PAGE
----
Spotlight on Lincolnshire’s housing crisis

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Not enough homes built in the county and the high cost of a mortgage are among the reasons for the growing housing crisis in Lincolnshire, according to a new report from the National Housing Federation.

Between 2012 and 2016 around 3,983 too few homes were built in Lincolnshire — and the East Midlands Home Truths 2017/18 report also estimates that a Lincolnshire worker on average earnings needs a 77% pay rise to afford a mortgage.

The average home costs around £186,995 in Greater Lincolnshire — eight times the local typical salary — making it increasingly difficult to get on the property ladder.

It isn’t just home owners and potential buyers being affected as the cost of renting privately is taking up around 28% of renters’ income.

Rents across the region are increasingly unaffordable, with 19% of Housing Benefit recipients in work and still unable to afford their rent and that figure is lower than the country’s average.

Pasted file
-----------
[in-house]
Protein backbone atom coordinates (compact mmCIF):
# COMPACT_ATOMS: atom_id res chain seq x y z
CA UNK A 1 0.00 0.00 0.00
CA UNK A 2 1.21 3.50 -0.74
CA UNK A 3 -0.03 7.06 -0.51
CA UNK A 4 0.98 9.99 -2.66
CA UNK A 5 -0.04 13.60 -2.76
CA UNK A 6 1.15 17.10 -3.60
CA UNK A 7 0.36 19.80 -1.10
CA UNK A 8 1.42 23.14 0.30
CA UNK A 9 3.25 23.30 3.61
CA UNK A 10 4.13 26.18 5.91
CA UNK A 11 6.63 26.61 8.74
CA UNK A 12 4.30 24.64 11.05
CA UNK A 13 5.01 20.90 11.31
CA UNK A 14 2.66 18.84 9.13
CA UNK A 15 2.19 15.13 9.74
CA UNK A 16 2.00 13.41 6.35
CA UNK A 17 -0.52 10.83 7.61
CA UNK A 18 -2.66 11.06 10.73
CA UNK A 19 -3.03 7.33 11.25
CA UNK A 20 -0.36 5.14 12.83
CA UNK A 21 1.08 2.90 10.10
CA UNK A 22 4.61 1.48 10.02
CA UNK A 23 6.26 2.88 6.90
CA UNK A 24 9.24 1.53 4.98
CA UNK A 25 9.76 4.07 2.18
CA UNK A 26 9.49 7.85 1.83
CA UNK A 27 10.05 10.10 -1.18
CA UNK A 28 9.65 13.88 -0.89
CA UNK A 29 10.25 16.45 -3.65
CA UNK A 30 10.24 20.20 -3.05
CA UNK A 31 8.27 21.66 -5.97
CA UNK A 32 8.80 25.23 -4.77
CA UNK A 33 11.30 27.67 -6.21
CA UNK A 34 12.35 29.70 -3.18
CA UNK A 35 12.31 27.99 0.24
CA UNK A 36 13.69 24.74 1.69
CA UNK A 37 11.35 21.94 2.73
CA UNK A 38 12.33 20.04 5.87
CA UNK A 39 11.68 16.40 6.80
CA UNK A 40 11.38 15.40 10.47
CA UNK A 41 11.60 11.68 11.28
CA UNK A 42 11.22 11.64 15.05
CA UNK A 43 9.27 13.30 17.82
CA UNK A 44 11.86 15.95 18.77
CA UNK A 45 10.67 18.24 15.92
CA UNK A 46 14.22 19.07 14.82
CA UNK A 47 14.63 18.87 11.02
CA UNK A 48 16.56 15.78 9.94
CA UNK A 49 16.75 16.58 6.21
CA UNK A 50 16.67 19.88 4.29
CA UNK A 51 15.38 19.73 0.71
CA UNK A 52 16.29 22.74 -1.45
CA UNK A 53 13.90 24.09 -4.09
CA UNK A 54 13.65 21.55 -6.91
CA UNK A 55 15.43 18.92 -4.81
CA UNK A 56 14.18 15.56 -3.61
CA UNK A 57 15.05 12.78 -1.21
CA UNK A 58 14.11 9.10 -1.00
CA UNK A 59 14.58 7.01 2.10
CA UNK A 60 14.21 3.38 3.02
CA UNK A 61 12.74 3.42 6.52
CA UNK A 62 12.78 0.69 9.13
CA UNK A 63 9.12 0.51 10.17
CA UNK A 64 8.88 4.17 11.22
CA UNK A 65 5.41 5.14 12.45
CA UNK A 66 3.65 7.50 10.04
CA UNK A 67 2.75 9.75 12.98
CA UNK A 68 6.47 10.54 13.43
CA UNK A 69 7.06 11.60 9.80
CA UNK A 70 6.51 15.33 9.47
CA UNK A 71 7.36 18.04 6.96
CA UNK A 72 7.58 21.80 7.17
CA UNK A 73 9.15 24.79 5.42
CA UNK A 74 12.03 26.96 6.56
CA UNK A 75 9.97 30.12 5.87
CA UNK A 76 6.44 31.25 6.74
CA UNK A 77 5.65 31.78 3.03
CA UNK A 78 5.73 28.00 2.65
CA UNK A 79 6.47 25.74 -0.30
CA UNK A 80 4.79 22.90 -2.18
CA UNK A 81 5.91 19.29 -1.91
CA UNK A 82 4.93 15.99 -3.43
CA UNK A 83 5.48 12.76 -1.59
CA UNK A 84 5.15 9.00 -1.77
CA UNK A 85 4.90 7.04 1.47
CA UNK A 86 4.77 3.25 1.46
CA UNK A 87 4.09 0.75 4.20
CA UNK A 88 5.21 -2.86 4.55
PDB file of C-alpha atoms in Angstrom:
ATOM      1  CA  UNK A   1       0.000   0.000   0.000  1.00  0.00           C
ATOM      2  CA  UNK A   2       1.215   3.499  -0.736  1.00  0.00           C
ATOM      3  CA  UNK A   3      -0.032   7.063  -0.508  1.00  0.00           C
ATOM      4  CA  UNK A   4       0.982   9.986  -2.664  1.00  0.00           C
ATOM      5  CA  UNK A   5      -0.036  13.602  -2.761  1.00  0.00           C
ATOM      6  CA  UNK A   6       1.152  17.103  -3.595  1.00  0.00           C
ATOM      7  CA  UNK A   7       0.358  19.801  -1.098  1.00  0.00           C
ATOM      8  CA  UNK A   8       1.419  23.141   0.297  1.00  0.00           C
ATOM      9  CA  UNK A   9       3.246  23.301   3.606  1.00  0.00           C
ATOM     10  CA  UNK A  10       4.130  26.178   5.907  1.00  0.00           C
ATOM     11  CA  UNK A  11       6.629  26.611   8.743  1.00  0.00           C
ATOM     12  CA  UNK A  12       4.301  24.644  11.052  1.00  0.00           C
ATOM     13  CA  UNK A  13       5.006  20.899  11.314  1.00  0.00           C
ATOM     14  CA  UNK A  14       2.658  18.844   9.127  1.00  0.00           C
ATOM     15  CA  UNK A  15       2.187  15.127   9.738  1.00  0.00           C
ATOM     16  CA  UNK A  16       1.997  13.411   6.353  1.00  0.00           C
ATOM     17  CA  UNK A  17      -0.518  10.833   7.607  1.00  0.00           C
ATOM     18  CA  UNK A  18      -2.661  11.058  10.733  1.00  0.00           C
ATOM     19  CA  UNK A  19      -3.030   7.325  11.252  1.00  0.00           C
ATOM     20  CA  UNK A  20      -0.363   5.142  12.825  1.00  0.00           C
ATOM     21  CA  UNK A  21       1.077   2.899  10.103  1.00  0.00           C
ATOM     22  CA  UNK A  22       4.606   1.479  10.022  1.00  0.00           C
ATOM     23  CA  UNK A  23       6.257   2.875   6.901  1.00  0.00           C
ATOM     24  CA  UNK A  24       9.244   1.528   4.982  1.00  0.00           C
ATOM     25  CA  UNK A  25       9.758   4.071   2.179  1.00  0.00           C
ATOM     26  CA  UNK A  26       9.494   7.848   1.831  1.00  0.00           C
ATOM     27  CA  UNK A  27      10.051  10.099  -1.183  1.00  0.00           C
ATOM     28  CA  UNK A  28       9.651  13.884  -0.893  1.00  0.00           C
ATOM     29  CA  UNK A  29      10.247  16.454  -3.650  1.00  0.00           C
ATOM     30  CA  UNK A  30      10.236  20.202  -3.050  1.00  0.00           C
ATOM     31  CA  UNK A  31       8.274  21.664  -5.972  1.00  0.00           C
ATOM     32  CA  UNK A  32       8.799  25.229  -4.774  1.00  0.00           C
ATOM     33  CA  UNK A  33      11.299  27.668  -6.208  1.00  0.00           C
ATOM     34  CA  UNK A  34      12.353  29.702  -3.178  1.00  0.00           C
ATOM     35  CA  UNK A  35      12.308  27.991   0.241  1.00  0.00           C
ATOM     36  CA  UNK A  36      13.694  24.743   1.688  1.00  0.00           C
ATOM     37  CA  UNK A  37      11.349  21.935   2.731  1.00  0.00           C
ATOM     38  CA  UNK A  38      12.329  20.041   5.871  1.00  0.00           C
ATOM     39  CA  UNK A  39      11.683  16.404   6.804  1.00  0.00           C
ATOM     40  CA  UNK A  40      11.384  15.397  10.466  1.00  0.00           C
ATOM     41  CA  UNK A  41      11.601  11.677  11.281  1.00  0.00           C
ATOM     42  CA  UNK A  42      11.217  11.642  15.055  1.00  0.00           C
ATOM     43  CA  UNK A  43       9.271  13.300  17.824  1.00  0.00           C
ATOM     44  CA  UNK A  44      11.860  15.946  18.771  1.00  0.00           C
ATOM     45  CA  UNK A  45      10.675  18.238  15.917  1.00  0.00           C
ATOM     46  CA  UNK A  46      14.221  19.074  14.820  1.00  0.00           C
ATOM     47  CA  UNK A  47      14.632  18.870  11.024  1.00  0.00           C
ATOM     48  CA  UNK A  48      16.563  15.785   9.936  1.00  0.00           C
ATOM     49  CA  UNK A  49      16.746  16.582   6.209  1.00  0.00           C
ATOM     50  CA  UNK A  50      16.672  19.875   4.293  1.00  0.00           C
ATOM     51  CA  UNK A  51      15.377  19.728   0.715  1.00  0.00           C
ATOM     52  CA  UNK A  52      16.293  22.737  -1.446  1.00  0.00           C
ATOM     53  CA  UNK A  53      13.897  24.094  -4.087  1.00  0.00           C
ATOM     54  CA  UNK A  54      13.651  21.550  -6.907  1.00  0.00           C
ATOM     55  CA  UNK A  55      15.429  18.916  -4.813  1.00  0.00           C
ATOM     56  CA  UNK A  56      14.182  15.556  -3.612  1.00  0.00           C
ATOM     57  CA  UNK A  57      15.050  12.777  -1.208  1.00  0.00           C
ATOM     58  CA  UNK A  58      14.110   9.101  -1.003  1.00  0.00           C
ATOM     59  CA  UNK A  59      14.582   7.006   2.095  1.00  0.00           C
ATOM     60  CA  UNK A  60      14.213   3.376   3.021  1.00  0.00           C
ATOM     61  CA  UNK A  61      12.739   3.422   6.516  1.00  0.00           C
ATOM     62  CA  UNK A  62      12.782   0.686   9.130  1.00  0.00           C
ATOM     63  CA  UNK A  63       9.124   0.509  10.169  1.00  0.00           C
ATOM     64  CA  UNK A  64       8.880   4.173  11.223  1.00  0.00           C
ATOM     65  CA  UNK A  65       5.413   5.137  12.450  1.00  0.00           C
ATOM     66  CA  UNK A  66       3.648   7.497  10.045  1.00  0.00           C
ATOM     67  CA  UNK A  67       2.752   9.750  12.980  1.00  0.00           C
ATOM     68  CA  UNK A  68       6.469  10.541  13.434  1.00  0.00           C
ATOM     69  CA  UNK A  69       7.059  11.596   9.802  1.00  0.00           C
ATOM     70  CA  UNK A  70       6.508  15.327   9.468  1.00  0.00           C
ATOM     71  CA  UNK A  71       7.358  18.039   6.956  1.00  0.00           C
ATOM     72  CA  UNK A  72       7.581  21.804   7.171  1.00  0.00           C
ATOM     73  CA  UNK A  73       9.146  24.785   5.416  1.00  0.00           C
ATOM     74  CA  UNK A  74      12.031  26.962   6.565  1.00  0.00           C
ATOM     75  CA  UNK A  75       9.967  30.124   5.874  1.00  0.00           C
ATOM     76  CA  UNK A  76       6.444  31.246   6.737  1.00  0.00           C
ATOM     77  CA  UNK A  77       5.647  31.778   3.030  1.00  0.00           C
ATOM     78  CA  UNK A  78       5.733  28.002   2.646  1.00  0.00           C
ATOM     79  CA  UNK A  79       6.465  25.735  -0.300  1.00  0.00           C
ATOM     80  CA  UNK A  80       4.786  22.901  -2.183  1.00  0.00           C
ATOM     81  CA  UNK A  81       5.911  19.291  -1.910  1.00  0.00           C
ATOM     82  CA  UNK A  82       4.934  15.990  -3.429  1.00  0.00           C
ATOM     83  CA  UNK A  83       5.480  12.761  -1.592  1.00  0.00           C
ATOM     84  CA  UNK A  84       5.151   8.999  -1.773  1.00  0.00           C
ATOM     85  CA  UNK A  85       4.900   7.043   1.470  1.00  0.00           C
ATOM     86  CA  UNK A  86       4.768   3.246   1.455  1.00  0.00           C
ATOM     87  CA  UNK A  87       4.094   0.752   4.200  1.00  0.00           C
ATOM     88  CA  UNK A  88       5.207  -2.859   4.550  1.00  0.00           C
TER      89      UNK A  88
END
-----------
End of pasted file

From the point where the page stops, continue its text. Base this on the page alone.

More homes are needed and in 2016/17 housing associations completed or started building around 7,000 in the East Midlands, over half of which will be for social and affordable rent.

Providing affordable homes for key workers is central to the government’s vision to create a ‘Midlands Engine’ and external affairs manager for the National Housing Federation Helen Greig said: “The housing market has seen a relentless rise in the gap between house prices and people’s salaries. Lincolnshire is no exception.

“Attaining a mortgage is increasingly unrealistic and private sector rents make saving up that bit more difficult.

“As this year’s Home Truths report shows, it is more important than ever for the sector to be able to deliver homes that are truly affordable.

“If we want to get serious about ending the housing crisis, we need to start looking at unlocking more land so we can build homes faster.”

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